But, some research on the Internet showed that you really did not have to do any soldering or cutting to create a conversion booster.

In normal operation, as intended by Roco, boosters are daisy-chained from the main command station, which can be a digital amplifier for Multimaus controllers or a Z21 station. For daisy-chaining, your boosters (including conversion boosters) would need two booster bus ports: One for booster in (from the main control station or previous booster) and another for booster out, to the next booster in the chain.

However, you can connect your boosters a different way: You can purchase a relatively inexpensive booster bus network hub (available on eBay – search under “Roco Fleischmann booster”). With that, your control station is connected to the hub and all boosters are also connected to ports on that hub.

As all digital amplifiers (being used as boosters) already have one booster port, that’s all you need to connect that unit to the network hub.

Important: When a digital amplifier is used as a booster, you cannot connect any control units (Multimaus, Route Control, etc.) directly to that unit. To prevent anything from accidentally being connected to those ports, you may want to put a piece of tape over them.

My project

I had already determined that my future layout would probably need four or five electrical districts (one supplied by the main control station and three or four supplied by boosters). Four boosters is officially the limit set by Roco, though there are work-arounds for using more boosters on extremely large layouts.

I already had two “extra” digital amplifiers, as well as one purpose-built Roco 10765 booster.

So, then the question became whether to distribute the boosters around the layout or to locate them at one central spot. Several factors weighted in favor of a central location:

  • At a central location, it would be easier to power all the components on and off.
  • At a central location, it would be easier to have an overview of the indicator LED lights on all the components to see possible problems.
  • Because of the shape of my planned layout, the wire connections between the boosters and the actual feeder connections to the tracks would not be that long, even if the digital components were centrally located.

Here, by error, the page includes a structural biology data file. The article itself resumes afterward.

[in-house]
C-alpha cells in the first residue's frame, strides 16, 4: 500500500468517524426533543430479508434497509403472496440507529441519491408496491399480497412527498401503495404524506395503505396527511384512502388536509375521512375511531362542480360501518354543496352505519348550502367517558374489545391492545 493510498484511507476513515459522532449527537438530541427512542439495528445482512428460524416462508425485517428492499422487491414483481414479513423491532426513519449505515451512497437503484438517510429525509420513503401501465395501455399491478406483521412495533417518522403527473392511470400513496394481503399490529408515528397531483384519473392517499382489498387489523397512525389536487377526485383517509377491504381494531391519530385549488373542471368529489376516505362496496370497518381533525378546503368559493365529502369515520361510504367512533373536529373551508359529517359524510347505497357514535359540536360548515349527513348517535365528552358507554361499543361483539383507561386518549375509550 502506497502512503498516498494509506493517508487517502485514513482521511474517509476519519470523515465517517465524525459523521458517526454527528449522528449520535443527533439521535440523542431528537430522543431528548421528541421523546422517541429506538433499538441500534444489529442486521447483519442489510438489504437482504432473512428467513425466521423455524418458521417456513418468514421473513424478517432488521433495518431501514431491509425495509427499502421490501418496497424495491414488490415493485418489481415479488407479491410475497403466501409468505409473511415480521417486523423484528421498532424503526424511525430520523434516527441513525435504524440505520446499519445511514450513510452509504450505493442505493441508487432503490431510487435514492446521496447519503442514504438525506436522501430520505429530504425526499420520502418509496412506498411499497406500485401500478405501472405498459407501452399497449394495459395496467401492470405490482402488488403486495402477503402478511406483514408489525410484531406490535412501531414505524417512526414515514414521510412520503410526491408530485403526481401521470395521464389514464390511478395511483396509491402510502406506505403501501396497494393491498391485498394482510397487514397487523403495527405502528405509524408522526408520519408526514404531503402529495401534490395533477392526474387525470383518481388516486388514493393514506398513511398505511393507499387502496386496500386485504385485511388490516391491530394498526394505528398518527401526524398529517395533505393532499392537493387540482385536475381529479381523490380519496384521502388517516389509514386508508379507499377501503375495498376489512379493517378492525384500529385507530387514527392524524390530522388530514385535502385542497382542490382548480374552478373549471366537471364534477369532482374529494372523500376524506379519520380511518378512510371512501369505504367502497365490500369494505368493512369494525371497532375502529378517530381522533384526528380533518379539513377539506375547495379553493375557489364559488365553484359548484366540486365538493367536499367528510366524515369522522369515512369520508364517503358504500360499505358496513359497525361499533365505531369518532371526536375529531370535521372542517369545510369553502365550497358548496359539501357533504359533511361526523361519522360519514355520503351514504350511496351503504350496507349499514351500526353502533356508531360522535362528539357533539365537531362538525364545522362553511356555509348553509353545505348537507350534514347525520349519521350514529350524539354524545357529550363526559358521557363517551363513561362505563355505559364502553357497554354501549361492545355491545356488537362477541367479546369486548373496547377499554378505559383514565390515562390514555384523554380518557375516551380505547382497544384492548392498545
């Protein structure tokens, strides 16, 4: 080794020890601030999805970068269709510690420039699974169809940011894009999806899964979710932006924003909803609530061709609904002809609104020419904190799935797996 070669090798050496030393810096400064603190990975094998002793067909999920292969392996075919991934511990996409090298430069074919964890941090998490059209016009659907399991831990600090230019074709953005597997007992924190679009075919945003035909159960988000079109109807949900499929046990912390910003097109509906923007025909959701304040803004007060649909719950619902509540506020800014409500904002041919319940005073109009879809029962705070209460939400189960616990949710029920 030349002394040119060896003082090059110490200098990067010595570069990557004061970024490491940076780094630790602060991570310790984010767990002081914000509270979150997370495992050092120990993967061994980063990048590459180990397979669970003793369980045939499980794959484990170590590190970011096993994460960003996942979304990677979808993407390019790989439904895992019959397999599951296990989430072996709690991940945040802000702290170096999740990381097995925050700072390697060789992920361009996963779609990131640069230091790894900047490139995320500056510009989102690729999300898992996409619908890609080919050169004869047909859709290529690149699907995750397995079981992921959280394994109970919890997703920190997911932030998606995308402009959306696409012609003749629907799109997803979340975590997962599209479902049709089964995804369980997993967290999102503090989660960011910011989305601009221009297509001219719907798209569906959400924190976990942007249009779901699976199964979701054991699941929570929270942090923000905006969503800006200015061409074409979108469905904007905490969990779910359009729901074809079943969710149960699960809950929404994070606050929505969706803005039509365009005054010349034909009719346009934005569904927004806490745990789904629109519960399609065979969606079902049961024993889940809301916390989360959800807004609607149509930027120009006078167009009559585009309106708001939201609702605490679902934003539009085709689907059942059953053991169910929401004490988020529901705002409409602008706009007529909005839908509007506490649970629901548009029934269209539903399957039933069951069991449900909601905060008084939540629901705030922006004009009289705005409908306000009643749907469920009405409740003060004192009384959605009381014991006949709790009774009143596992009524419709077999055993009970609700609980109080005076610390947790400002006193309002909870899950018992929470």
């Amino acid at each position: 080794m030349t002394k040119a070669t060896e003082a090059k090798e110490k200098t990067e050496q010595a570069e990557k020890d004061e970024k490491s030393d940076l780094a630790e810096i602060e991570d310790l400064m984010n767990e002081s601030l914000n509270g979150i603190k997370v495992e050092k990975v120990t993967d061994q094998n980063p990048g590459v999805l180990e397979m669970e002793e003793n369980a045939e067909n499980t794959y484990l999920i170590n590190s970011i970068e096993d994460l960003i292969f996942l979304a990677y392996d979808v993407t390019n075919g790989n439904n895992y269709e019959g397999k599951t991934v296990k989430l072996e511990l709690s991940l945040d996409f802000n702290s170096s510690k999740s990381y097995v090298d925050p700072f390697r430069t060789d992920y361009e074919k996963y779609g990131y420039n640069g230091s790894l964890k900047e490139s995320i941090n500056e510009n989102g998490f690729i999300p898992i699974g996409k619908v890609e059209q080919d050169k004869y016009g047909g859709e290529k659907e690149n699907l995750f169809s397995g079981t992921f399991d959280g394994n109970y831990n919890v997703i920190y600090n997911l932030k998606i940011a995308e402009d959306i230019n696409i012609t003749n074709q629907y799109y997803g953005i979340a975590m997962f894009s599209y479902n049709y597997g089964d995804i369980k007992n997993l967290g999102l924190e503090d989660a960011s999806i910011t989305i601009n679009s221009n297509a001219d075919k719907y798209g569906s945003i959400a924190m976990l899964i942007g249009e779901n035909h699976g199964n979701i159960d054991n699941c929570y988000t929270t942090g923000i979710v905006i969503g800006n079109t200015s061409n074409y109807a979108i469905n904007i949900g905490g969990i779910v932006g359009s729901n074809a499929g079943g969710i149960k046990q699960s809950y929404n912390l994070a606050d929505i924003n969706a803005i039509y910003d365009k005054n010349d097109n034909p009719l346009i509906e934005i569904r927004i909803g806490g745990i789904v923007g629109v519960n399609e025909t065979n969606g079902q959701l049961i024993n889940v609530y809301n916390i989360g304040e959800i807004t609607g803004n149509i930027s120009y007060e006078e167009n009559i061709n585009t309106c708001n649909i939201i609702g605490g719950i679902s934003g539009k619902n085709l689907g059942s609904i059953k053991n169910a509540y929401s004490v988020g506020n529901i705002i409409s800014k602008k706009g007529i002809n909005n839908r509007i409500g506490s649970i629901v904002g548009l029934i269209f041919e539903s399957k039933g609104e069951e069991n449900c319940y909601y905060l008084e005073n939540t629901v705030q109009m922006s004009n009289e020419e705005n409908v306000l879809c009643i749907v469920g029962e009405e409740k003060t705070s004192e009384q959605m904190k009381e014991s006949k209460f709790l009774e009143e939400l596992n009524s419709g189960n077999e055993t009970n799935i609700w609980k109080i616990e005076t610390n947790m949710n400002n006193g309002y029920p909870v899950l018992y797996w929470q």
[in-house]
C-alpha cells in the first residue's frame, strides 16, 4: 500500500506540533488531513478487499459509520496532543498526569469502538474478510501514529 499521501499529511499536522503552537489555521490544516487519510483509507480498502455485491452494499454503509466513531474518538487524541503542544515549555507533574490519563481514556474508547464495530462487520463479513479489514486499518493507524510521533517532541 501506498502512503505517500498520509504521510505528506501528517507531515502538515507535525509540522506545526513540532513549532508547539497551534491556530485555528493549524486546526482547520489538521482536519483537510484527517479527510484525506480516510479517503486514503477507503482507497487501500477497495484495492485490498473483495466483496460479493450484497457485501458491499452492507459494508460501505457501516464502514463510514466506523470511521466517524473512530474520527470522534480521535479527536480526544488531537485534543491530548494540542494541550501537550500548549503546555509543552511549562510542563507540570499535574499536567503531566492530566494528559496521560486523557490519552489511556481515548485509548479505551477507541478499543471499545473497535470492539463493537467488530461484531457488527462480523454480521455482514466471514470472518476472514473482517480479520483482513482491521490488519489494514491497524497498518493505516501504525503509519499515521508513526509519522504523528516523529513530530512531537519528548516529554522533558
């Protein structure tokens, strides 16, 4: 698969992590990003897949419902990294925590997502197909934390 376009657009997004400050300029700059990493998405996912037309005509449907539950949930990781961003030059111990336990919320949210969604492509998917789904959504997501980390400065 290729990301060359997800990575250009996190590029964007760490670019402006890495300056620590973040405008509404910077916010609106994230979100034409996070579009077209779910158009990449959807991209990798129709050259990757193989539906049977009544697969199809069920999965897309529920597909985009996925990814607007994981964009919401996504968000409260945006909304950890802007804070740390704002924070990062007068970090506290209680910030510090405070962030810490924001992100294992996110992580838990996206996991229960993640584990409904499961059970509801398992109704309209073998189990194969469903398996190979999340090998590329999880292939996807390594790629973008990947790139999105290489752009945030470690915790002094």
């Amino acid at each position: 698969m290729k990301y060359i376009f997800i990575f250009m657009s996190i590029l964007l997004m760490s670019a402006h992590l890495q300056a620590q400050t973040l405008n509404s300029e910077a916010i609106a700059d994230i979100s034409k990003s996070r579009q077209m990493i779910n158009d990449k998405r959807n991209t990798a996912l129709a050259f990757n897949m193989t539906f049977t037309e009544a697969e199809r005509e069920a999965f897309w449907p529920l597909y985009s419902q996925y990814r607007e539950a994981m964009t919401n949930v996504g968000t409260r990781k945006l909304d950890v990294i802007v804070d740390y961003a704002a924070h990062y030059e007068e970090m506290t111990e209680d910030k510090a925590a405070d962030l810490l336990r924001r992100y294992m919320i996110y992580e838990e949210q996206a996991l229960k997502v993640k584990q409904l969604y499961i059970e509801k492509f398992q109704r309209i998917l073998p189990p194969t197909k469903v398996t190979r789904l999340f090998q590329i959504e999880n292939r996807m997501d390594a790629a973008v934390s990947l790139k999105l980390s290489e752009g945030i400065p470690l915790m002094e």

There appeared to be only one major drawback for having all the boosters at one central location:

  • There would be a lot of cables – power, component (booster bus), and track connection – to work with at one location.

But that single point appeared manageable and was outweighed by the other reasons for keeping all the boosters at one location.

So, once the decision was made to centrally locate all the boosters, I also concluded that I needed some type of rack for these and their related components.

Recent developments

Roco and Fleischmann are phasing out the current Roco 10764 digital amplifier and Roco 10765 booster units (and their Fleischmann equivalents). The two brands will continue to offer Multimaus controllers, both as an individual item and as a component with some digital starter sets.

However, it appears that for future starter sets with a Multimaus controller, a new amplifier, designated as a “z21 Start” unit will be supplied.

There are still starter sets in the supply pipeline with the 10764 (and the Fleischmann equivalent) amplifier. And, of course these units are also widely available on the used item market.

Please note: Any use of digital components other than as intended and described by the manufacturer, particularly opening them up and soldering in new connections, will void their warranty. Carefully research whether or not you want to do this after considering the risks.

In the second part

In the second part of this article, I’ll tell you about how I built the component rack and about the components in it.

###ehr###

2 Responses to The control tower project 1

  1. Rey P. says:

    Good article Ernest, I learned a few things that I did not know!!

    • Tom Weaver says:

      Ernest,

      I appreciated your article because I am new to digital operations and just learning about central control stations (Märklin), boosters, and other components. Your article answered questions in my mind. For example, do I need to segregate track segments serviced by different boosters? Since my digital project is in the concept phase, your article was very helpful.

      Thank you.
      Tom